What now for Labour?
A chara, – To answer Patricia O’Riordan’s question (October 9th) as to why Labour is still only polling at 4 per cent, the reason is simple – once bitten, twice shy.
Labour is unpopular because, in government, it singled out the youngest and most vulnerable. It slashed funding for school guidance councillors and special-needs assistants. It messed up the third-level grant system.
Despite soaring rents, it weakened the social safety net for people younger than 26, and forced young full-time interns to live on roughly the same (€150) as older jobseeker allowance claimants whose allowance was cut for failing to seek work (€144).
From 2011 to 2016, rents in many areas rose sharply.
As a young person, this negative attitude made me feel far more unwelcome in my own country than I ever subsequently did in immigration-squeamish England.
Together, these policies massively increased the number of homeless young people, including children.
Astonishingly, the party insulted voters’ intelligence by claiming to have “protected core welfare payments”.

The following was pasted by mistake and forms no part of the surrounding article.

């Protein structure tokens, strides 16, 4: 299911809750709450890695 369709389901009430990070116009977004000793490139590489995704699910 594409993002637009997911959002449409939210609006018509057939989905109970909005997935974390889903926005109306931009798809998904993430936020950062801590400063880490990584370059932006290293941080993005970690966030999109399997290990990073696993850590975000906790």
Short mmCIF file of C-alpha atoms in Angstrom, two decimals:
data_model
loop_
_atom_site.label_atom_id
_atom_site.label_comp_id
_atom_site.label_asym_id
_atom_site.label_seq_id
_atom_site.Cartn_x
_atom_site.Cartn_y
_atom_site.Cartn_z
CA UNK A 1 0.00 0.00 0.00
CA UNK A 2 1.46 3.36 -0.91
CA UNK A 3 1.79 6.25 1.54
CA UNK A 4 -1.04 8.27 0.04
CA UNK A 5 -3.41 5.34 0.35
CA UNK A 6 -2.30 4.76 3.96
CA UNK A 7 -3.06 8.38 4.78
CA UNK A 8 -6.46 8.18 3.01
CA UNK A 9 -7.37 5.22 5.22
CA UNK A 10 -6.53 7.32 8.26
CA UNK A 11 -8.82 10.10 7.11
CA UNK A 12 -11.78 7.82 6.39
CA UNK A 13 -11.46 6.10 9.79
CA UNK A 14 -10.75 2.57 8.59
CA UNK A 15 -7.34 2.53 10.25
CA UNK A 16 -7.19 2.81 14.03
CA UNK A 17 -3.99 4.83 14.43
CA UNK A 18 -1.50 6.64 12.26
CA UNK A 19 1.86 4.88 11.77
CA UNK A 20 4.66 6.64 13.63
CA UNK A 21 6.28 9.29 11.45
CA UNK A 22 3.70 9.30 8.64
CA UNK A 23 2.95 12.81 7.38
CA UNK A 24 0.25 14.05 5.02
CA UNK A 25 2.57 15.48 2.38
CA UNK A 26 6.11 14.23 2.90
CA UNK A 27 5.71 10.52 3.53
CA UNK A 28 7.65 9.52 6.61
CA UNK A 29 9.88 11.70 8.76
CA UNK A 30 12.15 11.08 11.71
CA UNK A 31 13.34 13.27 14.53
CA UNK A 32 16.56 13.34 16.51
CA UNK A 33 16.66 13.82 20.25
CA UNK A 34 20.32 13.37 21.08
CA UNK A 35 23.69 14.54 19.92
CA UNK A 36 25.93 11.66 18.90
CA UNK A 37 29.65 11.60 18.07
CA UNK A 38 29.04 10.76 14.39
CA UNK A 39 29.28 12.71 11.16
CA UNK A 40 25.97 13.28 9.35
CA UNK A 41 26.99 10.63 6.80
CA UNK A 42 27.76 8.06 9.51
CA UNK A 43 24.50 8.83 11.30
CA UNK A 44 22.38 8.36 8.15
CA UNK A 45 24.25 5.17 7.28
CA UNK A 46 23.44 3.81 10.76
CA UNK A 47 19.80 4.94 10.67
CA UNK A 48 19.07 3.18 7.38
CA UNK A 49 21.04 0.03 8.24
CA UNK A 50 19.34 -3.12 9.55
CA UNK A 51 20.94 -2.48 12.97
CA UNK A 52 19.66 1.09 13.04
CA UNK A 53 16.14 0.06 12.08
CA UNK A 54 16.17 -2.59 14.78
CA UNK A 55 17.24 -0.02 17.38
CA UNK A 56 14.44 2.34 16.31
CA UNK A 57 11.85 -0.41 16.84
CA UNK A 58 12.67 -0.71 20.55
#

The only advice I can give your letter-writer is to follow the example of former Labour TD Róisín Shortall and join a genuine centre-left party, such as the Social Democrats or the Greens. Of the two, the option with the higher number of Oireachtas members is the Green Party. – Is mise,
A chara, – Patricia O’Riordan is correct when she states that the malaise in the Labour Party goes deeper than a mere leadership issue. Essentially Labour relinquished the vision of Larkin and Connolly to espouse a watered-down version of Milton Friedman.
Sadly the answer to her rhetorical question “What now for Labour?” might well be, “Exit stage right”. – Is mise,
Newry, Co Down.
Sir, – As a former member of the Labour Party, it seems to me that a good starting point for a reboot might be the articulation of an alternative society, perhaps based on socialist and social democratic principles. A brand new experience! – Yours, etc,
Sir, – It will be difficult to progress while we have an electorate whose heads are immersed in fairyland economics.
The Labour Party get no credit for the major part it played in retrieving the nation from the verge of bankruptcy.
The fundamental question (which very few are prepared to face up to) is, if there was a viable alternative why would we not pursue it?
Brendan Howlin’s ambition is to appeal to a younger generation whose heads are, hopefully, in a different place. – Yours, etc,